13 GOING ON 30 (PG-13) Tempting as it is to call this Big for girls, it's even more accurate to dub the movie Big minus brains. 13 Going on 30 is about an insecure 13-year-old girl who makes a wish in 1987 and wakes up in 2004 as leggy, 30-year-old Jennifer Garner, a successful but emotionally unfulfilled career woman. All the anticipated and all-but obligatory jokes are here ("Wow," says Garner's character, "I've got boobs!"), and the movie does little to disguise its myriad cliches or blatant attempts to manipulate our emotions. Garner is an enormously appealing screen presence, but virtually everything that surrounds her here is a chore to sit through. The director is Gary Winick, whose previous film was the ridiculously overrated but marginally more interesting Tadpole. Also stars Mark Ruffalo, Judy Greer and Andy Serkis. 1/2
THE ALAMO (PG-13) The new version of Alamo doesn't seem overly interested in glorifying American legends or in debunking them. Instead, it merely plods along from scene to scene, ambivalent toward its characters, and barely glued together in a way that indicates nothing so much as being the product of too many cooks. There are too many characters vying for our attention, and most of them come off so badly or blandly that's it hard to much care about any of them. At first glance, the film even seems a little reactionary, as if the main reason it exists is to chip away at everything about the original movie it's supposedly remaking. Ultimately The Alamo just doesn't seem to have a handle on what sort of movie it wants to be, wavering between traditional period adventure, cynical, revisionist history and meandering, multi-character mini-series. The action scenes aren't very good either. Stars Billy Bob Thornton, Jason Patrick, Dennis Quaid, Emilio Echevarria and Patrick Wilson.
THE BATTLE OF ALGIERS (NR) As if further proof of the continuing importance of Gillo Pontecorvo's 1966 masterpiece were required, it's worth noting that this is the film screened for bigwigs at the Pentagon in the aftermath of the last Gulf War. Employing a documentary-like approach that was nothing less than revolutionary at the time and still looks fresh and convincing, The Battle of Algiers depicts Algerian "freedom fighters" (Terrorists? Militants?) struggling to liberate their Muslim nation from the occupying Western (French) forces. Anyone who misses the parallels to the present situation in Iraq would have to be blind, and the film's ability to draw attention to a multitude of political and moral ambiguities is simply remarkable. In addition to everything else, Pontecorvo's film succeeds beautifully as both full-fleshed drama and thriller. A must-see. Stars Yacef Saadi, Jean Martin and Brahiim Haqqiaq. Call Madstone Theaters for dates and times. 1/2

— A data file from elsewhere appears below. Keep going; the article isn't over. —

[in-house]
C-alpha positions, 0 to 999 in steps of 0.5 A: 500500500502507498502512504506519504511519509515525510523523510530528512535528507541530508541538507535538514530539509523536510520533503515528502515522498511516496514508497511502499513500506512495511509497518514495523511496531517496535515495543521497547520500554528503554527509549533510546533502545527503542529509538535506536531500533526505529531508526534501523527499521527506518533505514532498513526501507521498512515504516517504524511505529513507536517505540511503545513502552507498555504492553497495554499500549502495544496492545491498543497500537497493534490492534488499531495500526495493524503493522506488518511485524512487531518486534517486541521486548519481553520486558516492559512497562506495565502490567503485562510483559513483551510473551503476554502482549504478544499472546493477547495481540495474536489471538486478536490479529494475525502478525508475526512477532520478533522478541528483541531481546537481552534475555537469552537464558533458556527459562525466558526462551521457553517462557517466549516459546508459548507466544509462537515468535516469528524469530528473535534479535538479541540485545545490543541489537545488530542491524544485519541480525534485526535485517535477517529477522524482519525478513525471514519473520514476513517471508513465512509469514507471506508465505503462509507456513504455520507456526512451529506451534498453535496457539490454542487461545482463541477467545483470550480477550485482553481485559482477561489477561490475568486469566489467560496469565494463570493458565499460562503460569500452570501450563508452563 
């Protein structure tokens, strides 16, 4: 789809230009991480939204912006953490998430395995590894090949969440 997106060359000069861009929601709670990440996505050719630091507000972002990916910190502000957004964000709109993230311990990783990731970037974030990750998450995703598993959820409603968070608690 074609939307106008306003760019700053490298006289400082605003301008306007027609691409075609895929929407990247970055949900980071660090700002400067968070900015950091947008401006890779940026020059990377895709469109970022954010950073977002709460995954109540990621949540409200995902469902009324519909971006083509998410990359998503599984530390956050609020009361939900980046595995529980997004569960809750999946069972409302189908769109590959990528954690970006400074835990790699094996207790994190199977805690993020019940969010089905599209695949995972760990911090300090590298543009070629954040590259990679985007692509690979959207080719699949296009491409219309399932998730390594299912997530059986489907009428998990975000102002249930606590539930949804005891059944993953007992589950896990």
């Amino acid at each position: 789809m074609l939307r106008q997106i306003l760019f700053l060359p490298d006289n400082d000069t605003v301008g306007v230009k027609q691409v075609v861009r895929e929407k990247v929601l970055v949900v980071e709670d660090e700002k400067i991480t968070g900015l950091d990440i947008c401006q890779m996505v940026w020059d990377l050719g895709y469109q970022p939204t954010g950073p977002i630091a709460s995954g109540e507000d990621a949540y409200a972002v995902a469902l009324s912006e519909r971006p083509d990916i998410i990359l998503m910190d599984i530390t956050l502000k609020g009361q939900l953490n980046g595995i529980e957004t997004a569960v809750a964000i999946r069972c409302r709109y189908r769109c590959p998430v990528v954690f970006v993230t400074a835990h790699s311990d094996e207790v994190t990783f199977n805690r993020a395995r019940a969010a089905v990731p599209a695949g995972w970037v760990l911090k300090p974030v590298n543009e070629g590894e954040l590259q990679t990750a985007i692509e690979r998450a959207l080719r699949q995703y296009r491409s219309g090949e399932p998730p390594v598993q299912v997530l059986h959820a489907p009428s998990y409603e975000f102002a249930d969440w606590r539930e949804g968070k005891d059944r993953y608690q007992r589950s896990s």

CONNIE AND CARLA (PG-13) Nia Vardalos (My Big Fat Greek Wedding) channels Some Like It Hot and comes up with the story of a pair of dinner theater performers (Vardalos and Toni Collette) on the lam from the mob and forced to disguise their true genders. The, uh, "twist" here is that the performers are women masquerading as men masquerading as women — which is to say, drag queens. Also stars David Duchovny. (Not Reviewed)
DAWN OF THE DEAD (R) One might ponder the reasons for remaking George Romero's nearly perfect horror classic, but, hey — the bottom line is that you can never have too many zombie movies. Actually, the word "zombie" is never even uttered in the 2004 version, and the creatures themselves more closely resemble the shrieking sprinters of 28 Days than the lumbering icons from Romero's original. Also missing in action are the original's famous images of the living dead strolling about the shopping mall where our heroes are trapped, or any other swipes at our happily zombified consumer culture. What we get instead is a competent but much more conventional thrill machine, filled with a steady stream of decent scares and even more flying hunks of bloody flesh than you'll see in Mel's Passion. It's an adequate fright flick but not much more, with a final 20 minutes that degenerates into just another extended and overly chaotic chase scene. Stars Sarah Polley, Ving Rhames, Jake Weber, Mekhi Phifer and Ty Burrell.
DOGVILLE (R) Lars von Trier's audacious new film takes a distinctly Hobbesian view of life and then pounds it home in ways both nasty and brutish, although not terribly short (Dogville clocks in at very close to three hours). Von Trier's latest act of cinematic subversion tells of a beautiful fugitive (Nicole Kidman) who wanders into the sleepy, little Depression-era town of Dogville and goes from being the community's nurturing sister/mother figure to its scapegoat, whore and slave. The entire movie is performed on a bare-bones set, with the town of Dogville laid out like a two-dimensional grid as perfectly dispassionate as a Flaubert sentence and as inescapable as the characters' destinies. Likewise, there's an almost mathematical inevitability to the unfolding of the film's tragedy that calls to mind Emma Bovary, just as the eloquent but direct voice-over narration (beautifully delivered by John Hurt) recalls, again, the precisely calibrated language of Flaubert. Sadly, the final act of von Trier's film, while clearly meant as catharsis, simply feels overwrought, underthought and, worst of all, preachy — a final gesture so simplistic and condescending it almost ruins what is an otherwise astonishing movie. Also stars Paul Bettany, Stellan Skarsgard, Chloe Sevigny, Ben Gazzara, Philip Baker Hall, James Caan and Lauren Bacall. Opens May 7 at Madstone Theaters.